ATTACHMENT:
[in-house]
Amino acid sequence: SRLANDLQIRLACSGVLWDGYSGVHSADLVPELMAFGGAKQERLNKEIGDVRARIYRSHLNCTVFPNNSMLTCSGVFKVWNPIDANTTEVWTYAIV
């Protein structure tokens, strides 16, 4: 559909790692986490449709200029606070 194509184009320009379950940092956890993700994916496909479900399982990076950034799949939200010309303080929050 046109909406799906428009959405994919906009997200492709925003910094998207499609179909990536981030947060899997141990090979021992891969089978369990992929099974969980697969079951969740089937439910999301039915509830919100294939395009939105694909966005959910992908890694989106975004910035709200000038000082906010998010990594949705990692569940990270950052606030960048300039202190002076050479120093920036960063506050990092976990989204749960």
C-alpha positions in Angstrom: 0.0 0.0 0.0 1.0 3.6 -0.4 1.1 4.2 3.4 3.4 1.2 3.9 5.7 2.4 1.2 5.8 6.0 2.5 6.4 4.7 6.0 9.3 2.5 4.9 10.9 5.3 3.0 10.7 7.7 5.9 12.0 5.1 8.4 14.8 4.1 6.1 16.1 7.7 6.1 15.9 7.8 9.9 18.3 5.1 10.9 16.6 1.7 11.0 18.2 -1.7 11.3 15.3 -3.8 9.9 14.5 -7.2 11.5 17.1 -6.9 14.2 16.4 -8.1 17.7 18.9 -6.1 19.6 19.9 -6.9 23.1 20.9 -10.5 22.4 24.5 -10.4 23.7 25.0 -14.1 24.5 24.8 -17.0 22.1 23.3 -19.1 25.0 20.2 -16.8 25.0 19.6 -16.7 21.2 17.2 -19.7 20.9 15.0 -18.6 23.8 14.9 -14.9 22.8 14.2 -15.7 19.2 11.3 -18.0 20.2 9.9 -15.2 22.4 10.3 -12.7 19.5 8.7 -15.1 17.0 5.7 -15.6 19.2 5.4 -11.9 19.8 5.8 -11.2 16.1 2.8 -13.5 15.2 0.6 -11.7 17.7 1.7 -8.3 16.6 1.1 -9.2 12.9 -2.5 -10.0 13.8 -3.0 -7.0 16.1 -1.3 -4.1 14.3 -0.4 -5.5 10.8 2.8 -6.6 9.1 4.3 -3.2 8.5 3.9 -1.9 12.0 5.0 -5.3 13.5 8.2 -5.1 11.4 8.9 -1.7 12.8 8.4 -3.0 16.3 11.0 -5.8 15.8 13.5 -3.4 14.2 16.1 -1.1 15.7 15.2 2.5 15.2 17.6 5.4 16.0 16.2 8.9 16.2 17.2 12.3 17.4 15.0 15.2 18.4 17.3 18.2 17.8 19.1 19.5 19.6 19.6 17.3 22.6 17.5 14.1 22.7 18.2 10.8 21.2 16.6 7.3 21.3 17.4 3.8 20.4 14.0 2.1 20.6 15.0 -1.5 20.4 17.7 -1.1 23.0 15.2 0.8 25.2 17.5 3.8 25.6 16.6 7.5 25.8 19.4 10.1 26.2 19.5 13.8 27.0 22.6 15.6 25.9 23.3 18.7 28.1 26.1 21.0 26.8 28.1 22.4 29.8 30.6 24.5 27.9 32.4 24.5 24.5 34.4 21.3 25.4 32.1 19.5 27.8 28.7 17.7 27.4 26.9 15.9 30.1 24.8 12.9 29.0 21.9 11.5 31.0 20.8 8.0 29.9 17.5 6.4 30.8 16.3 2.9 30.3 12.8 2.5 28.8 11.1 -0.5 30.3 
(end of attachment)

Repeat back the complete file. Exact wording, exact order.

[in-house]
Amino acid sequence: SRLANDLQIRLACSGVLWDGYSGVHSADLVPELMAFGGAKQERLNKEIGDVRARIYRSHLNCTVFPNNSMLTCSGVFKVWNPIDANTTEVWTYAIV
């Protein structure tokens, strides 16, 4: 559909790692986490449709200029606070 194509184009320009379950940092956890993700994916496909479900399982990076950034799949939200010309303080929050 046109909406799906428009959405994919906009997200492709925003910094998207499609179909990536981030947060899997141990090979021992891969089978369990992929099974969980697969079951969740089937439910999301039915509830919100294939395009939105694909966005959910992908890694989106975004910035709200000038000082906010998010990594949705990692569940990270950052606030960048300039202190002076050479120093920036960063506050990092976990989204749960």
C-alpha positions in Angstrom: 0.0 0.0 0.0 1.0 3.6 -0.4 1.1 4.2 3.4 3.4 1.2 3.9 5.7 2.4 1.2 5.8 6.0 2.5 6.4 4.7 6.0 9.3 2.5 4.9 10.9 5.3 3.0 10.7 7.7 5.9 12.0 5.1 8.4 14.8 4.1 6.1 16.1 7.7 6.1 15.9 7.8 9.9 18.3 5.1 10.9 16.6 1.7 11.0 18.2 -1.7 11.3 15.3 -3.8 9.9 14.5 -7.2 11.5 17.1 -6.9 14.2 16.4 -8.1 17.7 18.9 -6.1 19.6 19.9 -6.9 23.1 20.9 -10.5 22.4 24.5 -10.4 23.7 25.0 -14.1 24.5 24.8 -17.0 22.1 23.3 -19.1 25.0 20.2 -16.8 25.0 19.6 -16.7 21.2 17.2 -19.7 20.9 15.0 -18.6 23.8 14.9 -14.9 22.8 14.2 -15.7 19.2 11.3 -18.0 20.2 9.9 -15.2 22.4 10.3 -12.7 19.5 8.7 -15.1 17.0 5.7 -15.6 19.2 5.4 -11.9 19.8 5.8 -11.2 16.1 2.8 -13.5 15.2 0.6 -11.7 17.7 1.7 -8.3 16.6 1.1 -9.2 12.9 -2.5 -10.0 13.8 -3.0 -7.0 16.1 -1.3 -4.1 14.3 -0.4 -5.5 10.8 2.8 -6.6 9.1 4.3 -3.2 8.5 3.9 -1.9 12.0 5.0 -5.3 13.5 8.2 -5.1 11.4 8.9 -1.7 12.8 8.4 -3.0 16.3 11.0 -5.8 15.8 13.5 -3.4 14.2 16.1 -1.1 15.7 15.2 2.5 15.2 17.6 5.4 16.0 16.2 8.9 16.2 17.2 12.3 17.4 15.0 15.2 18.4 17.3 18.2 17.8 19.1 19.5 19.6 19.6 17.3 22.6 17.5 14.1 22.7 18.2 10.8 21.2 16.6 7.3 21.3 17.4 3.8 20.4 14.0 2.1 20.6 15.0 -1.5 20.4 17.7 -1.1 23.0 15.2 0.8 25.2 17.5 3.8 25.6 16.6 7.5 25.8 19.4 10.1 26.2 19.5 13.8 27.0 22.6 15.6 25.9 23.3 18.7 28.1 26.1 21.0 26.8 28.1 22.4 29.8 30.6 24.5 27.9 32.4 24.5 24.5 34.4 21.3 25.4 32.1 19.5 27.8 28.7 17.7 27.4 26.9 15.9 30.1 24.8 12.9 29.0 21.9 11.5 31.0 20.8 8.0 29.9 17.5 6.4 30.8 16.3 2.9 30.3 12.8 2.5 28.8 11.1 -0.5 30.3 